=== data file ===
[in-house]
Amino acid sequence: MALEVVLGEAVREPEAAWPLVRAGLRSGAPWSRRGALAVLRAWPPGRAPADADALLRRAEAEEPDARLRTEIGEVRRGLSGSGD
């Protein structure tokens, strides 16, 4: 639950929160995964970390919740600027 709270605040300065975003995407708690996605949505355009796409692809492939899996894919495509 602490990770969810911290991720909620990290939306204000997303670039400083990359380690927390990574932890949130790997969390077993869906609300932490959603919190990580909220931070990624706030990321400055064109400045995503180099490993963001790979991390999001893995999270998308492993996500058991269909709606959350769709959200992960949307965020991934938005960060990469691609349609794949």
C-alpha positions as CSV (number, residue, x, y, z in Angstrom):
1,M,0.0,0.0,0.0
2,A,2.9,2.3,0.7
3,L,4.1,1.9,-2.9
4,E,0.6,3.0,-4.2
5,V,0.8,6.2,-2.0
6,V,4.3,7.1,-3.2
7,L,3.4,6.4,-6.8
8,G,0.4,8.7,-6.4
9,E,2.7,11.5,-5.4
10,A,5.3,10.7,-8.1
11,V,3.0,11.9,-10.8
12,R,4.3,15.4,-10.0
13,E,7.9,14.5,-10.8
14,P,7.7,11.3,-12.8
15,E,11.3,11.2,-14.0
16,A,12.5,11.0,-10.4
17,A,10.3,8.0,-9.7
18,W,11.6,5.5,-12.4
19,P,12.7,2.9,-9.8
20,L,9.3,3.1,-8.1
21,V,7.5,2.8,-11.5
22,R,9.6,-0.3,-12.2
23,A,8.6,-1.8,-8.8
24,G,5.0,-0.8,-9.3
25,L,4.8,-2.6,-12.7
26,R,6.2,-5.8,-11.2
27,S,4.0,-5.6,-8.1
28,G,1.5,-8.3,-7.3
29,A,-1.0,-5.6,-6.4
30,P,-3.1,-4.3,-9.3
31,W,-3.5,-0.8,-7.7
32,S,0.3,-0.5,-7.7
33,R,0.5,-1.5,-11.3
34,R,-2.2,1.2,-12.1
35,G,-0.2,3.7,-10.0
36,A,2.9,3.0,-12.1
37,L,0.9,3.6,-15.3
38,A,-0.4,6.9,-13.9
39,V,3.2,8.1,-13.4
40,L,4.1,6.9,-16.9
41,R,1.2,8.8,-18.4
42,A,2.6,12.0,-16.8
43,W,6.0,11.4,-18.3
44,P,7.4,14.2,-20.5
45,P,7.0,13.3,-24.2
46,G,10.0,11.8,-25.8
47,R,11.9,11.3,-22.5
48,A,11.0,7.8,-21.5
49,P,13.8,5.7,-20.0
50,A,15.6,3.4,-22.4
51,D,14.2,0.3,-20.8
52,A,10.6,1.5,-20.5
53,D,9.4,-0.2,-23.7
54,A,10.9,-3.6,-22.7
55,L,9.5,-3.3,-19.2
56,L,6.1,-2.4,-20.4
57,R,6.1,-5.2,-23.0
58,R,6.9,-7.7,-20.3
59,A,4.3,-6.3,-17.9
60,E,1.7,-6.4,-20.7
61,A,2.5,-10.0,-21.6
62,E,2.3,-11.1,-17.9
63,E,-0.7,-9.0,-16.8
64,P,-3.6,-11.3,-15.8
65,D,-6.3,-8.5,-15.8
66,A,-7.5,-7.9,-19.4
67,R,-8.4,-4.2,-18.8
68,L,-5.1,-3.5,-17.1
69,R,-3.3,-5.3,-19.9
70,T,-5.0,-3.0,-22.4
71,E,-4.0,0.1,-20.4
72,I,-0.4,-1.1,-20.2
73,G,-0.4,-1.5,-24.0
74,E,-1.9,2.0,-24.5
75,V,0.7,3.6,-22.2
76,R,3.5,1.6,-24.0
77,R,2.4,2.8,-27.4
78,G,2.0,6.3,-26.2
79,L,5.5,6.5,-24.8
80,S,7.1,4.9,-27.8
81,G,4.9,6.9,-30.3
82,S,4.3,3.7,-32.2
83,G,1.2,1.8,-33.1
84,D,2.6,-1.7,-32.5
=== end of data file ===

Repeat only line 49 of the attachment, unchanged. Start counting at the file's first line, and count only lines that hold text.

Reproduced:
45,P,7.0,13.3,-24.2